US 4193461 A
A hole is formed in soil by penetrating it with a tool comprising a shaft having a tapered point or auger of relatively small cross section attached to its lower end, and a series of outwardly pressing rams mounted on the shaft above the tapered point. The rams are effective successively to enlarge incrementally by outward compaction or displacement of the soil, the hole initially formed by the tapered point or auger. Full hole dimension above the tool is maintained by reason of the fact that the soil is incrementally compacted and compressed to resist collapse. If desired, the integrity of the hole may be preserved with the aid of a following shield, or the hole may be filled with soil stabilizing fluid such as drilling mud. After formation of the hole, the tool is withdrawn and the hole may be filled with concrete to form a load supporting column or it may be left as an open shaft.
The method and apparatus may also be used to enlarge the diameter of an existing hole.
1. A tool for forming or enlarging a hole in soil or similar earthen materials comprising a shaft having a bottom end adapted to be lowered into a hole as it is formed, a first ram assembly having a circular periphery of larger diameter than the cross-section of said shaft, concentrically mounted on said shaft near the bottom end thereof, said first ram assembly comprising at least one ram shoe moveable from a retracted position where the ram shoe forms a sector of the circular periphery of said first ram assembly, to an extended position where at least a portion of the ram shoe is disposed at a point which is a finite radial distance beyond the circular periphery of said first ram assembly, the generatrix of such points defining a first periphery of soil compaction, and means for moving said ram shoe between said retracted and extended positions, a second ram assembly mounted on said shaft above said first ram assembly having a circular periphery which is equal to or slightly less than said first periphery of soil compaction, said second ram assembly comprising at least one ram shoe moveable from a retracted position where the ram shoe forms a sector of the circular periphery of said second ram assembly, to an extended position where at least a portion of the ram shoe is disposed at a point which is a finite radial distance beyond the circular periphery of said second ram assembly, the generatrix of such points defining a second periphery of soil compaction.
2. The tool defined in claim 1 further comprising means for moving said ram shoes, along radial paths with respect to said shaft.
3. The tool defined in claim 1 further comprising means for moving each of said ram shoes pivotally about a point radially displaced with respect to said shaft.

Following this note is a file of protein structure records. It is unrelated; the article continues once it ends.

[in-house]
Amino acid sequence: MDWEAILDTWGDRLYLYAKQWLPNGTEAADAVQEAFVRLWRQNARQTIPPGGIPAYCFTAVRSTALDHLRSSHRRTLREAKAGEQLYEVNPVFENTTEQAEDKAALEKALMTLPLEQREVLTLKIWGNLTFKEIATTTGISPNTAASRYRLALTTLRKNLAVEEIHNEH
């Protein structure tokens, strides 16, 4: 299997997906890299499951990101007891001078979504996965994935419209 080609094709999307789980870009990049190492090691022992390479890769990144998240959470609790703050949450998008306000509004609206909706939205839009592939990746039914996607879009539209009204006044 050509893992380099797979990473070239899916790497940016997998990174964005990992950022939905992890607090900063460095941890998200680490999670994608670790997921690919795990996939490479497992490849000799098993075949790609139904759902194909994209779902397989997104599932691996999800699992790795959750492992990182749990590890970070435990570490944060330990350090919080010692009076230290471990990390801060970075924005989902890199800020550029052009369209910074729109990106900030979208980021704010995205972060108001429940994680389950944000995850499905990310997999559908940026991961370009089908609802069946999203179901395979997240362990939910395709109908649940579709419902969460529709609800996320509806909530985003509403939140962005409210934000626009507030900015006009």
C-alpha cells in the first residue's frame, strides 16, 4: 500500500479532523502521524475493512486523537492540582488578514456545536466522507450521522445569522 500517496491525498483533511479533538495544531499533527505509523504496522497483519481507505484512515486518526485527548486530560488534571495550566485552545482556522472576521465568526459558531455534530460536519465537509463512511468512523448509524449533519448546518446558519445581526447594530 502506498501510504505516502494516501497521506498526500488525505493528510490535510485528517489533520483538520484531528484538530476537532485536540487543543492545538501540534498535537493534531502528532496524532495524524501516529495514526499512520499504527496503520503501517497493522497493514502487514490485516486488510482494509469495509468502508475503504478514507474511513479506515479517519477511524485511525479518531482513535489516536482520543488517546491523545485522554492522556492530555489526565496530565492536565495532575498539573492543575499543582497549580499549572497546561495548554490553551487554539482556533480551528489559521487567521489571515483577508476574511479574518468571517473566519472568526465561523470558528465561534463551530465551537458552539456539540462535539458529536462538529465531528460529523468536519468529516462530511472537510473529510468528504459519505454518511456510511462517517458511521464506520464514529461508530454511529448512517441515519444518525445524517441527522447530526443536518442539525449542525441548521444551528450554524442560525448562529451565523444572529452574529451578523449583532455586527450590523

4. The tool defined in claim 1 further comprising means for measuring the forces exerted by said ram shoes against the soil surrounding the hole.
5. The tool defined in claim 1 further comprising means for rotating said shaft.
6. The tool defined in claim 5 further comprises a cylindrical shield mounted for rotation with said shaft, said shield being mounted above said second ram assembly.
7. The tool defined in claim 6 further comprising means for introducing fluids below the ram assemblies.
8. The tool defined in claim 7 further comprising barrier means positioned above said ram assemblies to prevent fluids introduced therebelow from rising to the surface through said cylindrical shield.
With reference to FIG. 1, it will be seen that the hole forming tool of the present invention, designated generally as 11, comprises a series of integrally connected, vertically disposed ram assemblies designated generally as 12, the lowermost of which is secured to lead point 13, which in the embodiment illustrated takes the form of an auger. The uppermost of ram assembly 12 is drivingly connected to shaft 14.
Hole forming tool 11 as illustrated in FIG. 1 is provided with an optional following shield 15, suitably connected for rotation with shaft 14, by braces 20 drivingly but releasably interconnecting shaft 14 with the inner surface of shield 15.
The hole forming tool is further provided with line 16 and pump 17 for removing drilling fluid and excavated soil from the situs, and line 27 for injecting drilling fluid or a soil stabilizing slurry of portland cement, which discharges through aperture 28 in lead point 13. In order to prevent drilling fluid or cementitious slurry discharged from aperture 28 from entering the interior of shield 15, the shield is provided with a fluid impervious diaphragm 18 disposed in sealing engagement with the shaft 14, and with the interior walls of shield 15 through peripheral seal 19.